George Eliot, Daniel Deronda: Vol. 1, Ch. 1

[+] | [-] | reset
 

The remark that Gwendolen wound her neck about more than usual this evening was true. But it was not that she might carry out the serpent idea more completely: it was that she watched for any chance of seeing Deronda, so that she might inquire about this stranger, under whose measuring gaze she was still wincing. At last her opportunity came.

"Mr. Vandernoodt, you know everybody," said Gwendolen, not too eagerly, rather with a certain languor of utterance which she sometimes gave to her clear soprano. "Who is that near the door?"

"There are half a dozen near the door. Do you mean that old Adonis in the George the Fourth wig?"

"No, no; the dark-haired young man on the right with the dreadful expression."

"Dreadful, do you call it? I think he is an uncommonly fine fellow."

"But who is he?"

"He is lately come to our hotel with Sir Hugo Mallinger."

"Sir Hugo Mallinger?"

"Yes. Do you know him?"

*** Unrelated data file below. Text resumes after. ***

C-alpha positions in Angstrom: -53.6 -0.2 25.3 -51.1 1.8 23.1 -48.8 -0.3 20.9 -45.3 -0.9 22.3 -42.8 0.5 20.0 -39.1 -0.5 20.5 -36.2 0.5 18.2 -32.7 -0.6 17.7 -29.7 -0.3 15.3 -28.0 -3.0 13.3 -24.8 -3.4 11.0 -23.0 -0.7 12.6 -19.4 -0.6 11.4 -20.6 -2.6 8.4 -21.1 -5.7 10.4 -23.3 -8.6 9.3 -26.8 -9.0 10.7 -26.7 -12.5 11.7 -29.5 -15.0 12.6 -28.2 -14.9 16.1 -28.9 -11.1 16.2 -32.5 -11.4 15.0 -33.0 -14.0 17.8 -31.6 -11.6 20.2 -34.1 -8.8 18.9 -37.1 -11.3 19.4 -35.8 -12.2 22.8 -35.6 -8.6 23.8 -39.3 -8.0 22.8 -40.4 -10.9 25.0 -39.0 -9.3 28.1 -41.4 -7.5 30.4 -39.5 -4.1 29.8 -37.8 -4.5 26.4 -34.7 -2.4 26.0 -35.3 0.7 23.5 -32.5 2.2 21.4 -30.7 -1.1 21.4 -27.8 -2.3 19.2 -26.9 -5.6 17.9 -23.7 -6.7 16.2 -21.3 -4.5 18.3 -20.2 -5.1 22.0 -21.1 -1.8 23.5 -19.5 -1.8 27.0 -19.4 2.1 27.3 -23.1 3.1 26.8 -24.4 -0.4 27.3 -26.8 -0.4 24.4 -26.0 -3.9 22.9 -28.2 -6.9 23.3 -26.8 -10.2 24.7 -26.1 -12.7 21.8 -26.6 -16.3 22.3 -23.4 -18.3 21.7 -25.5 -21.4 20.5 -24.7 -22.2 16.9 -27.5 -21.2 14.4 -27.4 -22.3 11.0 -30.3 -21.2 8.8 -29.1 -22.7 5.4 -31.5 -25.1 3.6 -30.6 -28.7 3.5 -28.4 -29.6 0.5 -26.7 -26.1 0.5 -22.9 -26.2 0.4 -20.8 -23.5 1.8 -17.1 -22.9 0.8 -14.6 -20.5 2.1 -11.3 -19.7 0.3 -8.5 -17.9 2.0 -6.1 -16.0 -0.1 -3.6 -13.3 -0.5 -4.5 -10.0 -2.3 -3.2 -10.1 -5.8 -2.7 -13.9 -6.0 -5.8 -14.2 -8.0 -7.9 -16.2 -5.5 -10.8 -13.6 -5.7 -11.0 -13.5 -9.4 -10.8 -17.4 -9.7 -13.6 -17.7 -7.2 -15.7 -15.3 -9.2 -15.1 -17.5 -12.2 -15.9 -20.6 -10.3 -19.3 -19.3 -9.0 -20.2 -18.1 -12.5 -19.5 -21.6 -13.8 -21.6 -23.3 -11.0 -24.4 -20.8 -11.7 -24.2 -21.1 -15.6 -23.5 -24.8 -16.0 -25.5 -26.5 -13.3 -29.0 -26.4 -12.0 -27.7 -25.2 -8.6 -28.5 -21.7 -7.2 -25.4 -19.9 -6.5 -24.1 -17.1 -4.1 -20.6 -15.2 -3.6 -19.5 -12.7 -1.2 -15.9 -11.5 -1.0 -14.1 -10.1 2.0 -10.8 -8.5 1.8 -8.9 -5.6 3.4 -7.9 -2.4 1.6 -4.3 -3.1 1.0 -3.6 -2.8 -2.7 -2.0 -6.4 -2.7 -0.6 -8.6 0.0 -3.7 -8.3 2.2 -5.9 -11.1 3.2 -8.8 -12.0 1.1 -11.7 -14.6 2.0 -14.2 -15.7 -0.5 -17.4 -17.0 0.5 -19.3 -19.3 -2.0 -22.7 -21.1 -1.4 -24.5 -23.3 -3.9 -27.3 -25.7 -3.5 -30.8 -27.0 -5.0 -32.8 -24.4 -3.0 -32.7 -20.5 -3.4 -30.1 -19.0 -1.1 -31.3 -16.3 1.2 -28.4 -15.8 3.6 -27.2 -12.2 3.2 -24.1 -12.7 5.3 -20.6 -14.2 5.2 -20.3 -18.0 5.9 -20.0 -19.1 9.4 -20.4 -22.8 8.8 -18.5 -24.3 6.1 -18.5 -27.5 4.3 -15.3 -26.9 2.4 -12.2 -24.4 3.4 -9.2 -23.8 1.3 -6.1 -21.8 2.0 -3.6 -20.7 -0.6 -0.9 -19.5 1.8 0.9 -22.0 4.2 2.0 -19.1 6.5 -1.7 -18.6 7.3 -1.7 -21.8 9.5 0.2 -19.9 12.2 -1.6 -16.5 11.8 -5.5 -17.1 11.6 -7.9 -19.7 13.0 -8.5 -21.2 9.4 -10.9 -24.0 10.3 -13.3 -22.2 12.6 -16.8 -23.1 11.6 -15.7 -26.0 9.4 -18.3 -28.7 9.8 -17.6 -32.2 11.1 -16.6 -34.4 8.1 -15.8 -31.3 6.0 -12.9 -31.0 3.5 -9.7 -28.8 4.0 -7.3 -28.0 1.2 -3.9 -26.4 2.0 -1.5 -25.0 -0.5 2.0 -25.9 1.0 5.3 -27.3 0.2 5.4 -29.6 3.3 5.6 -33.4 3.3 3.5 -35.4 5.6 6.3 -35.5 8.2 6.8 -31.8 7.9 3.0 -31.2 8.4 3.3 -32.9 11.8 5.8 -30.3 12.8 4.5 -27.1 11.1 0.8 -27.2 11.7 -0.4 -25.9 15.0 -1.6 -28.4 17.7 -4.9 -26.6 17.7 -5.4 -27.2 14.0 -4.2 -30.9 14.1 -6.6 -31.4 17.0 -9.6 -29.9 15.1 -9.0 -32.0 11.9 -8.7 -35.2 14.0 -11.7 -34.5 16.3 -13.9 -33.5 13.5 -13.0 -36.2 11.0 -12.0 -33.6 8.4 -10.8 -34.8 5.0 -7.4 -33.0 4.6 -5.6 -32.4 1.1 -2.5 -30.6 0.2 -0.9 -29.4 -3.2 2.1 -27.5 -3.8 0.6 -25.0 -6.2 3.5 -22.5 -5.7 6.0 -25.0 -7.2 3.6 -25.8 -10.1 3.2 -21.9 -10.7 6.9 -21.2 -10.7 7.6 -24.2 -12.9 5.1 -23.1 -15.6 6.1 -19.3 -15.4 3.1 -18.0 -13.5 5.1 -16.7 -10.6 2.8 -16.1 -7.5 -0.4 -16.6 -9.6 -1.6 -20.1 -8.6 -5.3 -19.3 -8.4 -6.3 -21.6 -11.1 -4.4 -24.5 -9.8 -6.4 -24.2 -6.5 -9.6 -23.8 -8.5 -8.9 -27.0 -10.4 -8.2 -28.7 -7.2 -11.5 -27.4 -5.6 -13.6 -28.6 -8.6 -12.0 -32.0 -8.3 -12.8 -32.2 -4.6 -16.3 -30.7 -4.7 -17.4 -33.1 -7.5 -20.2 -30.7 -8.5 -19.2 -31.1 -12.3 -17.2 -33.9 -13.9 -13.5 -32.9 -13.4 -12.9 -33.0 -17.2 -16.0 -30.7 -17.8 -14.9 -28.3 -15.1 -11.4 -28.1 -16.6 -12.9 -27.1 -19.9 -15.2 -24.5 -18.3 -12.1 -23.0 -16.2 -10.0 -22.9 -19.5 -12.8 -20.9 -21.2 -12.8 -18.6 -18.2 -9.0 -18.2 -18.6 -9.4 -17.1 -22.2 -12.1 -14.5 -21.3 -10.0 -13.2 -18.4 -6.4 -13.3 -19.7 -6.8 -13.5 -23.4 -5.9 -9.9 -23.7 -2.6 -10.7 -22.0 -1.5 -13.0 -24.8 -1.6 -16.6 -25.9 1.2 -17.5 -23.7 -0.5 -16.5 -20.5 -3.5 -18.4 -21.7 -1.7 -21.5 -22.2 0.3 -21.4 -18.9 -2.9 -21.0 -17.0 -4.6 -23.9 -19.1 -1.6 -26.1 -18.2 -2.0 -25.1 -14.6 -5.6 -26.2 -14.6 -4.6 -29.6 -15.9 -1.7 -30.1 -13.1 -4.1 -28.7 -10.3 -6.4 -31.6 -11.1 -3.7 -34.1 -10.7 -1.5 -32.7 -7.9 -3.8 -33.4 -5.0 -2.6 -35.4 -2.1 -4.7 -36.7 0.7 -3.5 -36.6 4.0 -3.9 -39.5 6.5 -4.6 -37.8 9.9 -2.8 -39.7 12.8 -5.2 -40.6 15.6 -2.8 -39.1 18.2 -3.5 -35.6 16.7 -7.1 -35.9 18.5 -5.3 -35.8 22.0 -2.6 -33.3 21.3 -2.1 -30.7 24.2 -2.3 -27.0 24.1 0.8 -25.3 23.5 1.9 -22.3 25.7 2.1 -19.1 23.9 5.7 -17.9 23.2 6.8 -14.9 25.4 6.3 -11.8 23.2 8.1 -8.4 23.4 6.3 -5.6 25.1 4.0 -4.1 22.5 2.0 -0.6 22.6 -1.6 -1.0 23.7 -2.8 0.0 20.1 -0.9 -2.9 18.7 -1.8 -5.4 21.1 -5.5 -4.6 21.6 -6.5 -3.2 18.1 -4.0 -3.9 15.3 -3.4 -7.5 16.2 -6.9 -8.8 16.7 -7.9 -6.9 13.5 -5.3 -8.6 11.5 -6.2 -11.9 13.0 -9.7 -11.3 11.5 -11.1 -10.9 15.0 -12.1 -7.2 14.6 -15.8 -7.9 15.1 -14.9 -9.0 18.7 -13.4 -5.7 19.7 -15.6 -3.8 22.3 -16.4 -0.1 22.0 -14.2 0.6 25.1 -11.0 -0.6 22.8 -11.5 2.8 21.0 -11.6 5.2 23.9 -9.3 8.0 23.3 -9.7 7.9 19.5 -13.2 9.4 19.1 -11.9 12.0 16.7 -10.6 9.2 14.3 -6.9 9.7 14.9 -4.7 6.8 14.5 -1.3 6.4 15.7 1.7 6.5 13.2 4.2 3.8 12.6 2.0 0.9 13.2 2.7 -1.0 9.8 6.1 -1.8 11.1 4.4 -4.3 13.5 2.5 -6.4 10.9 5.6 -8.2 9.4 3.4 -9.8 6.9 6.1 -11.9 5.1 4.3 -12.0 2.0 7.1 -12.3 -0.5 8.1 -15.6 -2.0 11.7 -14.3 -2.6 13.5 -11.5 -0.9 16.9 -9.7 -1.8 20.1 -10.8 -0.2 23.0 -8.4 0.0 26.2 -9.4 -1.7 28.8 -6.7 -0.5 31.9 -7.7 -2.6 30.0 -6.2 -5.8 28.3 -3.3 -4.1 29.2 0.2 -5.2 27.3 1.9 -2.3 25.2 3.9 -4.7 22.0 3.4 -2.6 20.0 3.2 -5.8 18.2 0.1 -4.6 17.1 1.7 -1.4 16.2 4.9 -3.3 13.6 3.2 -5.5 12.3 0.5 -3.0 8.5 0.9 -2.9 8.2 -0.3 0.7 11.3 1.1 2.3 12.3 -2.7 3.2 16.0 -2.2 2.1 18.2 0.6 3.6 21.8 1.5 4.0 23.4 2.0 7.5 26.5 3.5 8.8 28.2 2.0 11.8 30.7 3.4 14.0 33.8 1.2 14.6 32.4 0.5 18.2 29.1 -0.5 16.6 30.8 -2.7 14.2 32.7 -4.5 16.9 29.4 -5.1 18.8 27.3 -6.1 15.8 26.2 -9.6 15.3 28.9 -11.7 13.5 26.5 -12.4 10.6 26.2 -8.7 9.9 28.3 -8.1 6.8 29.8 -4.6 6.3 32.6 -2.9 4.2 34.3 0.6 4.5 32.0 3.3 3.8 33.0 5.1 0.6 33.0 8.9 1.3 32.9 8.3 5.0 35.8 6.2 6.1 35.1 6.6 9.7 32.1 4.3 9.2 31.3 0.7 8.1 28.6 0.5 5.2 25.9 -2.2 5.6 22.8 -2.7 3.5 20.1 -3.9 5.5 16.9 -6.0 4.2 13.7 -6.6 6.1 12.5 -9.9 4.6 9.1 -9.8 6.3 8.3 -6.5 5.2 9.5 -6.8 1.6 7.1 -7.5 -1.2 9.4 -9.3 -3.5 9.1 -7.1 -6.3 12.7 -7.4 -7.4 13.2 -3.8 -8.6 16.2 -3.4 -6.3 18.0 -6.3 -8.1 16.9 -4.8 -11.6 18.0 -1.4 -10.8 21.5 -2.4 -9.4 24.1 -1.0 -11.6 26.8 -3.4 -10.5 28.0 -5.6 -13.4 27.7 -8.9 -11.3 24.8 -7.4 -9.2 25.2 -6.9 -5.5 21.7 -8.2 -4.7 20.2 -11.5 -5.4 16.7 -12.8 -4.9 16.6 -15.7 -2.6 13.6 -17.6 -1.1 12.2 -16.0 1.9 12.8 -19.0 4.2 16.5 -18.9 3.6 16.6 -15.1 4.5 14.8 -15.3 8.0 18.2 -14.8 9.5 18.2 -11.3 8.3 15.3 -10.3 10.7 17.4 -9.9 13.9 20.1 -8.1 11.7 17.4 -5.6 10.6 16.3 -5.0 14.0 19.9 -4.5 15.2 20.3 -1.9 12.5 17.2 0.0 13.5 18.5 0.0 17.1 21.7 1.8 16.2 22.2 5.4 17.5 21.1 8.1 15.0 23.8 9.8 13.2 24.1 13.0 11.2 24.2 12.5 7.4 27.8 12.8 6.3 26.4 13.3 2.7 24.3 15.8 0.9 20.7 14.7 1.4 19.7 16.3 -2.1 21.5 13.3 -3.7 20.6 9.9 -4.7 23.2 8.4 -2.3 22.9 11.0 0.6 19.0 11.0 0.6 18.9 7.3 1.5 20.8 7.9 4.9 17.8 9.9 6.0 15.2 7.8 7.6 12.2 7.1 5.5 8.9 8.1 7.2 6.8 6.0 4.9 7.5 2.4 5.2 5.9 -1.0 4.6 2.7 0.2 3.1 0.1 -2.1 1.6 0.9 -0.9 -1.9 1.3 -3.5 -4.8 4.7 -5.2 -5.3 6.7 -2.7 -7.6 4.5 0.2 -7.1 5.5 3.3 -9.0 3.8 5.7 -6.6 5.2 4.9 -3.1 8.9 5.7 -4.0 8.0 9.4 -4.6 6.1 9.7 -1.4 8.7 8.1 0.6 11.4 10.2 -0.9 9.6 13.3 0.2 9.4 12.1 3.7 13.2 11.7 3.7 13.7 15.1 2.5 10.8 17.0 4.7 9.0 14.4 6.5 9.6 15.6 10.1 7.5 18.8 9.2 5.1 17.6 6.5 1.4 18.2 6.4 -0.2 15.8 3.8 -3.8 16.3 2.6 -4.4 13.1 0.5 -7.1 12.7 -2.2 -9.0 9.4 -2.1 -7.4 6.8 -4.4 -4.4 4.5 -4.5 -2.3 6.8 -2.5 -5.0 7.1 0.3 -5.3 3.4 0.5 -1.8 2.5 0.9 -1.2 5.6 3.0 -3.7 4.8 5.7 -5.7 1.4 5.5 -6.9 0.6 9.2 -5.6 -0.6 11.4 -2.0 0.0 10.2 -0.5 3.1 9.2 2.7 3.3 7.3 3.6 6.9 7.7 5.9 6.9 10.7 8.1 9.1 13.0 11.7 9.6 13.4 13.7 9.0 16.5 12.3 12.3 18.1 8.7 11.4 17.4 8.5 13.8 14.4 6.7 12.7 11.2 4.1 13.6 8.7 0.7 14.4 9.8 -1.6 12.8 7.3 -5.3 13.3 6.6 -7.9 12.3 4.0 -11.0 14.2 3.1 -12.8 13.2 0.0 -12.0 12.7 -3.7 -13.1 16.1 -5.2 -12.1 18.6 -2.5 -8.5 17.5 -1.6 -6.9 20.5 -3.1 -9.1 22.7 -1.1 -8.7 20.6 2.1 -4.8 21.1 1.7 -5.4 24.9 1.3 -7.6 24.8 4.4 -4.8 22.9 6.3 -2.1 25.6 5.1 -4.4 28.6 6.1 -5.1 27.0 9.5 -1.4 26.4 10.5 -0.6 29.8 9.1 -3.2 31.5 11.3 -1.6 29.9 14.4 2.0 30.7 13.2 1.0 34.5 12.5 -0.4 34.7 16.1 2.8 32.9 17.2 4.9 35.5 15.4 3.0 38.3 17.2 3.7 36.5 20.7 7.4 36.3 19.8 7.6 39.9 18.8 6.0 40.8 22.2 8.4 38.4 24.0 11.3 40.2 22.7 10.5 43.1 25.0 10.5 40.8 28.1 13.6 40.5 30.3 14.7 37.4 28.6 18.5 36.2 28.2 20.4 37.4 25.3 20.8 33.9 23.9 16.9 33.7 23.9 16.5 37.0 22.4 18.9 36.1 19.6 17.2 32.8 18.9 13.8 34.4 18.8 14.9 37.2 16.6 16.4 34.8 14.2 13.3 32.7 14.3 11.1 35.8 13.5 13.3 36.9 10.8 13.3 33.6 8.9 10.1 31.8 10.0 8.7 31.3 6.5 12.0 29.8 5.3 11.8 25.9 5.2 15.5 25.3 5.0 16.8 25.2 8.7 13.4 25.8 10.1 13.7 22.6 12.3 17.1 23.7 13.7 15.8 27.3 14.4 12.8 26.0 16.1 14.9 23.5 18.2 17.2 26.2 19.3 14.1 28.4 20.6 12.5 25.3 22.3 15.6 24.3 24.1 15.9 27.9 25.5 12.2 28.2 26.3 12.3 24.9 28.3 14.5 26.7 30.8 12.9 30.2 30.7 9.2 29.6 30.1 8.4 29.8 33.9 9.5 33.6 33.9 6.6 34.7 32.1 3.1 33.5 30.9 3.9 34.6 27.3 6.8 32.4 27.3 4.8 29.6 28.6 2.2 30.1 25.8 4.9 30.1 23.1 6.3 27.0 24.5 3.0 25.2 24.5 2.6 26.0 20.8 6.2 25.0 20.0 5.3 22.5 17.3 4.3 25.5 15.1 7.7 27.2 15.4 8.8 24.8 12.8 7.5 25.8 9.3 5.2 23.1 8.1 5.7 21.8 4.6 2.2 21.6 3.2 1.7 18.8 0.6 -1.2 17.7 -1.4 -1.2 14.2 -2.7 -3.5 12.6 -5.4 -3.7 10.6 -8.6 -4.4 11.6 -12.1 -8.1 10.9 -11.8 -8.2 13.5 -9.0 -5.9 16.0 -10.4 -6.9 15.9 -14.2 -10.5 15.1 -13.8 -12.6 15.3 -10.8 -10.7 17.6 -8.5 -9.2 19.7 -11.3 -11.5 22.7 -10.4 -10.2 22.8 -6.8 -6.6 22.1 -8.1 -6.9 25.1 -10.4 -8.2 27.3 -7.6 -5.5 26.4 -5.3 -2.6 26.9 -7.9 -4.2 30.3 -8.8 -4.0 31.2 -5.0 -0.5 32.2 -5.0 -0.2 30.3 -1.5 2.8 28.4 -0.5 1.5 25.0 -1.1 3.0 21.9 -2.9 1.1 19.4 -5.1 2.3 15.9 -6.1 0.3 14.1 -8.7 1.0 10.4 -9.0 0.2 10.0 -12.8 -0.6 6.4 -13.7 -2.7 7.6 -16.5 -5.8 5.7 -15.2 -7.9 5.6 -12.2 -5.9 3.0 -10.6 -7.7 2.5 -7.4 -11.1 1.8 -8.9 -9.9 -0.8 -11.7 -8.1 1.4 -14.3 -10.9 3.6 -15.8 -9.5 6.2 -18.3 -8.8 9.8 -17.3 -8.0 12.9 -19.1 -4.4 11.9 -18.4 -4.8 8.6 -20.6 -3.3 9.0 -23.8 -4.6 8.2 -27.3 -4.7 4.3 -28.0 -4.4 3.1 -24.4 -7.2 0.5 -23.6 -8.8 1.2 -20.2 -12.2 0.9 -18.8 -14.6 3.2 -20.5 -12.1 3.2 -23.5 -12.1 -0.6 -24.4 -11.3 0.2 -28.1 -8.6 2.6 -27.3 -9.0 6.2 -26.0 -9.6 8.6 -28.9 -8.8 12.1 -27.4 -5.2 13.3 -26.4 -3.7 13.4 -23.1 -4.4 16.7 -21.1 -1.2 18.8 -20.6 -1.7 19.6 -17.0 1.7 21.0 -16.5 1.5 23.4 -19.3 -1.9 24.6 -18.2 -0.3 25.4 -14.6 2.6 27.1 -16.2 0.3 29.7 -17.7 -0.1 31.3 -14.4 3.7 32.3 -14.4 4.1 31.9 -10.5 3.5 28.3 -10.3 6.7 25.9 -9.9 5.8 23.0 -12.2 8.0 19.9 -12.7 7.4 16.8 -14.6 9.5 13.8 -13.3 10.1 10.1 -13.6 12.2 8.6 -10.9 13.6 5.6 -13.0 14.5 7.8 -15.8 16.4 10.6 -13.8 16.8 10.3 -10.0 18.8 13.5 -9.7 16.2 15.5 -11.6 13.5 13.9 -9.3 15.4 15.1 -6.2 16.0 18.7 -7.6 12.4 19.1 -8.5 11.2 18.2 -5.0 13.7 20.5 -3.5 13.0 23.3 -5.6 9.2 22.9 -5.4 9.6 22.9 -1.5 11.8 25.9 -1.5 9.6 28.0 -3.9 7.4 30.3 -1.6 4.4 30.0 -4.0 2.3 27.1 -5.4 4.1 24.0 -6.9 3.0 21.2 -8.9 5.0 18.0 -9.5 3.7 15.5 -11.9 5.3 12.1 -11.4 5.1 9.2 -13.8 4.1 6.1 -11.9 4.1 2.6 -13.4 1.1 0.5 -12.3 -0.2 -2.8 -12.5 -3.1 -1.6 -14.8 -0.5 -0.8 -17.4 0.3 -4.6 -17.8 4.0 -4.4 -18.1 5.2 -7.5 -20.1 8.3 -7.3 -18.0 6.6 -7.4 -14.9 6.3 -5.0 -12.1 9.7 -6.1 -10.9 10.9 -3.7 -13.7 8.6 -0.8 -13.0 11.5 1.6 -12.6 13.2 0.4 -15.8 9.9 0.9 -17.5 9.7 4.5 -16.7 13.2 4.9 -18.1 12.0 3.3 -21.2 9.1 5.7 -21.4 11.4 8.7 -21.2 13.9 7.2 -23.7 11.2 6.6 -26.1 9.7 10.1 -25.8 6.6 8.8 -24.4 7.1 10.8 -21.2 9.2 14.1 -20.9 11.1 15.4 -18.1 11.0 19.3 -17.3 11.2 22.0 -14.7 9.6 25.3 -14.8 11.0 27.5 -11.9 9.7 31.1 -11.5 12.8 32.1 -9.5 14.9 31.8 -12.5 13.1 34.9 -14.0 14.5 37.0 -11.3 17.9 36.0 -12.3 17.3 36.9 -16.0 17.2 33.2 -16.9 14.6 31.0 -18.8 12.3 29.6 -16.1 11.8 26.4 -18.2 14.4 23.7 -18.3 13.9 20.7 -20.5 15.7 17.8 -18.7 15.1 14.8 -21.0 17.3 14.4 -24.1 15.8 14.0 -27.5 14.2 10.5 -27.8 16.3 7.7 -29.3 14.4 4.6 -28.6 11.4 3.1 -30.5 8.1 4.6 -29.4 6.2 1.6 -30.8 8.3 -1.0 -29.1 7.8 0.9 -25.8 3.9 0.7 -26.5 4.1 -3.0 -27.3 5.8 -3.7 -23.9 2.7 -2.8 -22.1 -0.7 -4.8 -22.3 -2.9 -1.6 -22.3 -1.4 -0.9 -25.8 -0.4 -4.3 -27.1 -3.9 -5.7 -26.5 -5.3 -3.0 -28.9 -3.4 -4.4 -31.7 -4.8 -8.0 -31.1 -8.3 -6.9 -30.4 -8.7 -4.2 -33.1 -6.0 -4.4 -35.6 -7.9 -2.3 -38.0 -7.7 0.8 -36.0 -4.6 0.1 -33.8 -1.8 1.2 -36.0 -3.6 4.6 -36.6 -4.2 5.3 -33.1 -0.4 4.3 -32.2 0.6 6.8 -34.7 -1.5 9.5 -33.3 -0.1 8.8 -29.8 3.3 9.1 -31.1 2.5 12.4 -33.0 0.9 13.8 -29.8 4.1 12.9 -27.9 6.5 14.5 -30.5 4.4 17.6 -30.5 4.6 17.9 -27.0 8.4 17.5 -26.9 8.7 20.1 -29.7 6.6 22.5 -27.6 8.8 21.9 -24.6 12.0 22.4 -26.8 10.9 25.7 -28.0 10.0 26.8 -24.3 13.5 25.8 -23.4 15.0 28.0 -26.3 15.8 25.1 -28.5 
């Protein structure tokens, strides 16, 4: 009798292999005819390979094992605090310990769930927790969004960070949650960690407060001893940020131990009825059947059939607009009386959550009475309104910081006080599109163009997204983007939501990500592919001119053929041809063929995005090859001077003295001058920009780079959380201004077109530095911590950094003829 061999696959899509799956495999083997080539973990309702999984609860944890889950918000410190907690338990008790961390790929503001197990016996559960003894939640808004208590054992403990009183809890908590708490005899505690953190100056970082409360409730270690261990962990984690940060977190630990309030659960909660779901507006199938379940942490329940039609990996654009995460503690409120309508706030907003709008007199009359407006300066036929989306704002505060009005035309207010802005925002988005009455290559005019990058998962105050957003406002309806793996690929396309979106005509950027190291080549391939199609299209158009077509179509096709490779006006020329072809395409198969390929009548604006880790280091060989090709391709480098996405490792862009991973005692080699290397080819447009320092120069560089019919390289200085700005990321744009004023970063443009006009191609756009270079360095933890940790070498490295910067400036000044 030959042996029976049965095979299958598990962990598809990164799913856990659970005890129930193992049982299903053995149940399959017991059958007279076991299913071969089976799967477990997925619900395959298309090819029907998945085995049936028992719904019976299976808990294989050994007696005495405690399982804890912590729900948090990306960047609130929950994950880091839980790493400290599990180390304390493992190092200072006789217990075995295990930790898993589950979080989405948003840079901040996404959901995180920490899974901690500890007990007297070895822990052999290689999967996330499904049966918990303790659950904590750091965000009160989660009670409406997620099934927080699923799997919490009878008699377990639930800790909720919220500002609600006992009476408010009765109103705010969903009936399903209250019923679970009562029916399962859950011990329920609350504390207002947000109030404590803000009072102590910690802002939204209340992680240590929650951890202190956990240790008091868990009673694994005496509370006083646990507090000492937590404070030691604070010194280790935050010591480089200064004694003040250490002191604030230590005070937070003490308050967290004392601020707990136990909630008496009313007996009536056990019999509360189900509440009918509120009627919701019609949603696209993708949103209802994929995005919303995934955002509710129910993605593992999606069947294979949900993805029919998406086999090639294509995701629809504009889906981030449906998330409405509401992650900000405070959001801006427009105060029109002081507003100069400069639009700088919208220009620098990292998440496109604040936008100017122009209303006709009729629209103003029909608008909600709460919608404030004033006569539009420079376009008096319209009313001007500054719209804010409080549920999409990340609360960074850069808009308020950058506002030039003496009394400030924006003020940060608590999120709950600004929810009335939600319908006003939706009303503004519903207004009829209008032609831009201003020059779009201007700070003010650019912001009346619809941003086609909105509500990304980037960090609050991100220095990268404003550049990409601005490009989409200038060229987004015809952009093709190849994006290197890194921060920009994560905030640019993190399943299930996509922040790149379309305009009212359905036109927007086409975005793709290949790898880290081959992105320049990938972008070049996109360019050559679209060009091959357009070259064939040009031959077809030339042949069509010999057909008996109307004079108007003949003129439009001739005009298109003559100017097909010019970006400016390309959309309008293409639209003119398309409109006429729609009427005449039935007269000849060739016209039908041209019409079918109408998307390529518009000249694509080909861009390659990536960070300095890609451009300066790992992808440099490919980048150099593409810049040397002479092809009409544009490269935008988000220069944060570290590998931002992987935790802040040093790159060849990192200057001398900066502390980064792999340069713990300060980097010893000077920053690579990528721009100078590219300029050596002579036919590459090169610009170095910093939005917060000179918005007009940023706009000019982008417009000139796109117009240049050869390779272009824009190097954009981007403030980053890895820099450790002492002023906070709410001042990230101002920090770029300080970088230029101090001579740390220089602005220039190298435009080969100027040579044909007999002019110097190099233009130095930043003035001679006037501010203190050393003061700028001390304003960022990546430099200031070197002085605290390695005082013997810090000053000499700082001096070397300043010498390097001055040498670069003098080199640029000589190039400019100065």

"No." (Gwendolen colored slightly.) "He has a place near us, but he never comes to it. What did you say was the name of that gentleman near the door?"

"Deronda—Mr. Deronda."

"What a delightful name! Is he an Englishman?"

"Yes. He is reported to be rather closely related to the baronet. You are interested in him?"

"Yes. I think he is not like young men in general."

"And you don't admire young men in general?"

"Not in the least. I always know what they will say. I can't at all guess what this Mr. Deronda would say. What does he say?"

"Nothing, chiefly. I sat with his party for a good hour last night on the terrace, and he never spoke—and was not smoking either. He looked bored."

"Another reason why I should like to know him. I am always bored."

"I should think he would be charmed to have an introduction. Shall I bring it about? Will you allow it, baroness?"

"Why not?—since he is related to Sir Hugo Mallinger. It is a new rôle of yours, Gwendolen, to be always bored," continued Madame von Langen, when Mr. Vandernoodt had moved away. "Until now you have always seemed eager about something from morning till night."

"That is just because I am bored to death. If I am to leave off play I must break my arm or my collar-bone. I must make something happen; unless you will go into Switzerland and take me up the Matterhorn."

"Perhaps this Mr. Deronda's acquaintance will do instead of the
Matterhorn."

"Perhaps."

But Gwendolen did not make Deronda's acquaintance on this occasion. Mr. Vandernoodt did not succeed in bringing him up to her that evening, and when she re-entered her own room she found a letter recalling her home.